Xylophone. Only joking – Xtras! I know, I know, extras begins with an ‘e’, but what are you going to do about it? Now at some point in your film you are likely to need extras. We all know what they are – people in the background of your film to convince us that your location is real. Be it nightclub, train station or street. All those friends of yours, and your mum and dad, brothers, sisters, cousins and grannies, at last they come in handy for something! Get them in your film as your extras. Make sure they know however, that a film shoot is a long process and there is a lot of waiting around.
Also make sure they are the right people for the scene. There’s no point have your elderly grandmother sliding down the pole in the nightclub! Another thing to make sure is that they are not wooden on screen. Many people freeze in front of a camera or appear uncomfortable. It is a directors job, or if you’ve a bigger crew, your assistant director’s job to get them acting as naturally as possible.
YouTube! The website that has changed the way we watch video content forever! Love it or hate it, YouTube is hear to stay. Now, the problem with YouTube is that for every brilliant short film you can find on there, you have to sift through a bunch of people falling over, a number of dancing girls in bikinis and a shed load of cats. So how do you stand above the crowd? How do you get your video to those heights of a million views and 50,000 likes? Truth is I have no idea. But the truth also is that if you only want to make content to get hits on YouTube then you need to be taking videos of people falling over, girls in bikinis and cats.
YouTube has created a generation of people who have short concentration spans. It is proved that on average people will only watch a video for a couple of minutes. Then, if the video hasn’t finished, people get bored and move to the next video. It has come to a point where people think they don’t really have the time to watch your half-hour film on YouTube, but will then sit and watch an hours worth of dancing cats.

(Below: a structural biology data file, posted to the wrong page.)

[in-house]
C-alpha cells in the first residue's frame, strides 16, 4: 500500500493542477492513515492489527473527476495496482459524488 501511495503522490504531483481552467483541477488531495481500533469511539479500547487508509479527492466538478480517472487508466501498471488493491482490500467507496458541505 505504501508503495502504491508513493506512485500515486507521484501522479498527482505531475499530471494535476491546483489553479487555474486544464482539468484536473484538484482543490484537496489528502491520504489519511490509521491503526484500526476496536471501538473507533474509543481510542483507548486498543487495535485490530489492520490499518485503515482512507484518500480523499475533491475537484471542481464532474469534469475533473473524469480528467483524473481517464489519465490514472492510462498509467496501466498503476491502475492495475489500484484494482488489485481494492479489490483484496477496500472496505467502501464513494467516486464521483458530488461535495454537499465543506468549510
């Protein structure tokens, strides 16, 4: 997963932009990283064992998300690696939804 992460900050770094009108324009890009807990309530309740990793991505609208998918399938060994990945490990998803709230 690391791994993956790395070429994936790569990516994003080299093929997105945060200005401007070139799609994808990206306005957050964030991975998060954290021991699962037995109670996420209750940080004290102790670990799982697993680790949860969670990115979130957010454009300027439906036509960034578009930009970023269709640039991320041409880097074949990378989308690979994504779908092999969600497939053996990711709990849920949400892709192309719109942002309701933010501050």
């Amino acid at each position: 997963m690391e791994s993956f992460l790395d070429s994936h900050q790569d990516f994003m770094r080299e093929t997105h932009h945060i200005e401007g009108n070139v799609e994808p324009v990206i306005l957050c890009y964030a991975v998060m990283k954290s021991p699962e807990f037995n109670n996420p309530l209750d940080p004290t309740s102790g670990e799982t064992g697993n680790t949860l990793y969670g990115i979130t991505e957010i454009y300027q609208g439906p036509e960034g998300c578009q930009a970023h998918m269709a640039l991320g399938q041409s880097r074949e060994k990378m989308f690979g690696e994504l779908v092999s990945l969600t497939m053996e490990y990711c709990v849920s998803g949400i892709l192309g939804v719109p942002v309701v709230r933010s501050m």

Stand out, don’t be a sheep – demand great content! Here are some brilliant little short films from YouTube – http://listverse.com/2008/09/06/15-great-short-films/
Zombies! Ok, here’s a major gripe of mine – bad indie zombie films! Yes it’s cheap to make a barrel of fake blood and get your friends dressed up as the undead. The problem with that is, more often that not, they look cheap and that you’ve just got your friends dressed up as the undead – which is fine if you’re just having a bit of fun!
There are plenty of other monsters out there to chose from – or why not even create a brand new monster! If you’re a writer, a storyteller, then you should be able to come up with some sort of new monster idea.
And if you have to do zombies then please try something different! The same with music, make it stand out from the crowd. How can you make your zombie film different to the million other zombie films out there?
The End… unless there are any letters I have missed out?!